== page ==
Week 6 Question – Lukes

In their introduction to their ‘Cronocaos’ exhibition, OMA laid out a series of ambiguities and contradictions surrounding the idea of preservation. I found one of these to be intriguing considering the voice saying it as well as the intended audience to hear it:

“Through preservation’s ever-increasing ambitions, the time lag between new construction and the imperative to preserve has collapsed from two thousand years to almost nothing. From retrospective, preservation will soon become prospective, forced to take decisions for which it is entirely unprepared.”

Considering Mr. Koolhaas and OMA are such an influential pillar in the architectural industry’s dialogue and self-reflection, what could be the message to disciplines not immediately concerned with preservation? The idea that longevity should be considered (or, for temporary construction, at least acknowledged) in design and architecture may seem obvious, but is it? How can this be communicated in both a theoretical and practical context to disciplines responsible for design, construction, funding, and management of sites that will/may be formally preserved in the future?

Week 5 Question – Lukes

Kaufman makes an argument, when the author is discussing transnationalism, about the importance of cultural geography that transverses existing borders. Further discussion is given to the ‘layering’ of culture, or rather the existence of separate histories and narratives inhabiting the same space. This, in my view, can become a hazard to official documentation and nomination as historic sites. Due to the nature of nominating sites for historic designation, there requires a certain amount of focus or selective investigation into a physical location. However, how can we be certain we are not ignoring one part of historical context in order to focus on another that occurred at the same place but was distinct? This is addressed to a degree in the Stonewall nomination, which discusses the history of Greenwich Village as a historic site but adds a degree of resolution by nominating a site whose stated significance lasted 6 days. I what ways can we use this as an example to further a narrative that encompasses a larger site, a longer timeframe, or a more diverse community?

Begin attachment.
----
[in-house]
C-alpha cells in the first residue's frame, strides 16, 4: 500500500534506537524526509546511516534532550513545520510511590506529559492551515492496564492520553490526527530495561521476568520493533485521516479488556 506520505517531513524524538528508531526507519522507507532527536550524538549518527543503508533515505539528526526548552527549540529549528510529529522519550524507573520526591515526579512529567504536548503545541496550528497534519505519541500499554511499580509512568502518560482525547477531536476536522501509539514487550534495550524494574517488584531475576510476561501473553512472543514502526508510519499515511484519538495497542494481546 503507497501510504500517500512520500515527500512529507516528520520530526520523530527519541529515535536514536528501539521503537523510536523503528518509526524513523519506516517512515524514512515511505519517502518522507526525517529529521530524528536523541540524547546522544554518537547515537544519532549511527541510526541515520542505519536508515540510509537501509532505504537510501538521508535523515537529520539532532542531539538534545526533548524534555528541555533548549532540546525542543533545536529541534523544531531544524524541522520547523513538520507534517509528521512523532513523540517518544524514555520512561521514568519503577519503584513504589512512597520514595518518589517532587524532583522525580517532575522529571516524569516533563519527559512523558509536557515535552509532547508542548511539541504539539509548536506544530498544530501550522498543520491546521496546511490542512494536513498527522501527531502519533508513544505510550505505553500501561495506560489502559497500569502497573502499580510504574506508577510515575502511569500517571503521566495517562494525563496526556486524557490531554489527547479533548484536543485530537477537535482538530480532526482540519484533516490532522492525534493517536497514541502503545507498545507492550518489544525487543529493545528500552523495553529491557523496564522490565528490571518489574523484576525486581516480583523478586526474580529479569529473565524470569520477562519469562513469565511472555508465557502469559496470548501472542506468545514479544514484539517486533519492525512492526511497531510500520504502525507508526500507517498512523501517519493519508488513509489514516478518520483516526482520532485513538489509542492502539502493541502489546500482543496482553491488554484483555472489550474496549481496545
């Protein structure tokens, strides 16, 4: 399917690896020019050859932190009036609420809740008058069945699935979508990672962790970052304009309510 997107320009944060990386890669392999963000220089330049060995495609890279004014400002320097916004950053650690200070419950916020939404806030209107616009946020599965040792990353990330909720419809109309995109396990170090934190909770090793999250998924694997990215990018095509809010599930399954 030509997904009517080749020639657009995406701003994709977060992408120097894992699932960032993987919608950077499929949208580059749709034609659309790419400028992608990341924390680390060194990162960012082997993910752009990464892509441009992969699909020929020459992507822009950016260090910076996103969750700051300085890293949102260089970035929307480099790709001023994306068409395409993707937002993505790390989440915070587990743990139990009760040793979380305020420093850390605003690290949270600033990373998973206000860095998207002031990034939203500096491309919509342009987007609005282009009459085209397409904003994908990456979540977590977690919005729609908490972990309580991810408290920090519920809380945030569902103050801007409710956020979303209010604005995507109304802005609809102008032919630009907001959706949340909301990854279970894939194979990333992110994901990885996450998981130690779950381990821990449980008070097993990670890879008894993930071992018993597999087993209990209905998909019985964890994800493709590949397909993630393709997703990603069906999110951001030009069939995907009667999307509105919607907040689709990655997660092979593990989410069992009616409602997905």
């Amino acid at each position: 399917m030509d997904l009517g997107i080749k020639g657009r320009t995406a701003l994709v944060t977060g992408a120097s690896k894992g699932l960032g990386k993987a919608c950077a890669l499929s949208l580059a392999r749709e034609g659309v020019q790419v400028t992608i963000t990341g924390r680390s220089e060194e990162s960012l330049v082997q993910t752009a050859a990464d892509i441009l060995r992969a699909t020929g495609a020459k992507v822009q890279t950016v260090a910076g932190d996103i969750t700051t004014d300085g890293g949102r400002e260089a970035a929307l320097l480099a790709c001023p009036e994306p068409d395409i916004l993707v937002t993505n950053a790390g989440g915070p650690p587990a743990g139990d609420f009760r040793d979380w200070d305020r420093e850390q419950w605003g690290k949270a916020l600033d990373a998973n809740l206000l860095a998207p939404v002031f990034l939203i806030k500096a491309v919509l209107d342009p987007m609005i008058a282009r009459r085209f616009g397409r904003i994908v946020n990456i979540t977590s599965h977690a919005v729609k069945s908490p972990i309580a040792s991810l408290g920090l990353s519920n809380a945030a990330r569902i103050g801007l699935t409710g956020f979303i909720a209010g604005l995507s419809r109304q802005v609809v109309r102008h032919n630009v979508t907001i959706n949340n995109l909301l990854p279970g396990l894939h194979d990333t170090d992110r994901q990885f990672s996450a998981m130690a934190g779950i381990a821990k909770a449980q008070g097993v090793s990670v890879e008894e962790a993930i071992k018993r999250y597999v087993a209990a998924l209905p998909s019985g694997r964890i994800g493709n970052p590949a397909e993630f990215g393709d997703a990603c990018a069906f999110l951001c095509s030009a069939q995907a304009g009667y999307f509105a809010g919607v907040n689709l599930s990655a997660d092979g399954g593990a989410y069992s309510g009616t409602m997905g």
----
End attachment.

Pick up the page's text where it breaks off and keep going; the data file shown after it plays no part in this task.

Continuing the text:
Week 4 Question – Lukes: What makes Obsolescence?

Is obsolescence unavoidable? Can it be seen as a failure of design or a failure to preserve? Abramson, in his book, writes on several neighborhood/city/regional master plans that were proposed, with a common theme being that a complete overhaul of the built fabric is necessary because of obsolescence. If that is the case, why do some seemingly less dynamic buildings work for so long compared to others (one example being a complex such as Pruitt-Igoe) and what factors affect a sense of obsolescence? As a final thought, who decides what is obsolete?

Week 2 Question – Sustainable Partnerships

In several of the readings for this week, the authors discuss reports made by different agencies, going as far back as the Advisory Council on Historic Preservation’s 1979 report on the energy conservation benefits of preservation. Similarly, the United States Energy Information Administration gathers similar data but on an larger, utility-level scale. However, the energy efficiency/adaptive reuse aspect of historic preservation has been slow to develop. What can be done to think of historic preservation as an extension of energy conservation, especially with regard to professional partnerships with agencies such as the EPA, Department of Energy, and non-profits?

Disneylandrieu and Authenticity in a Transplant City

Apologies, I wrote this blog post previously and never posted it.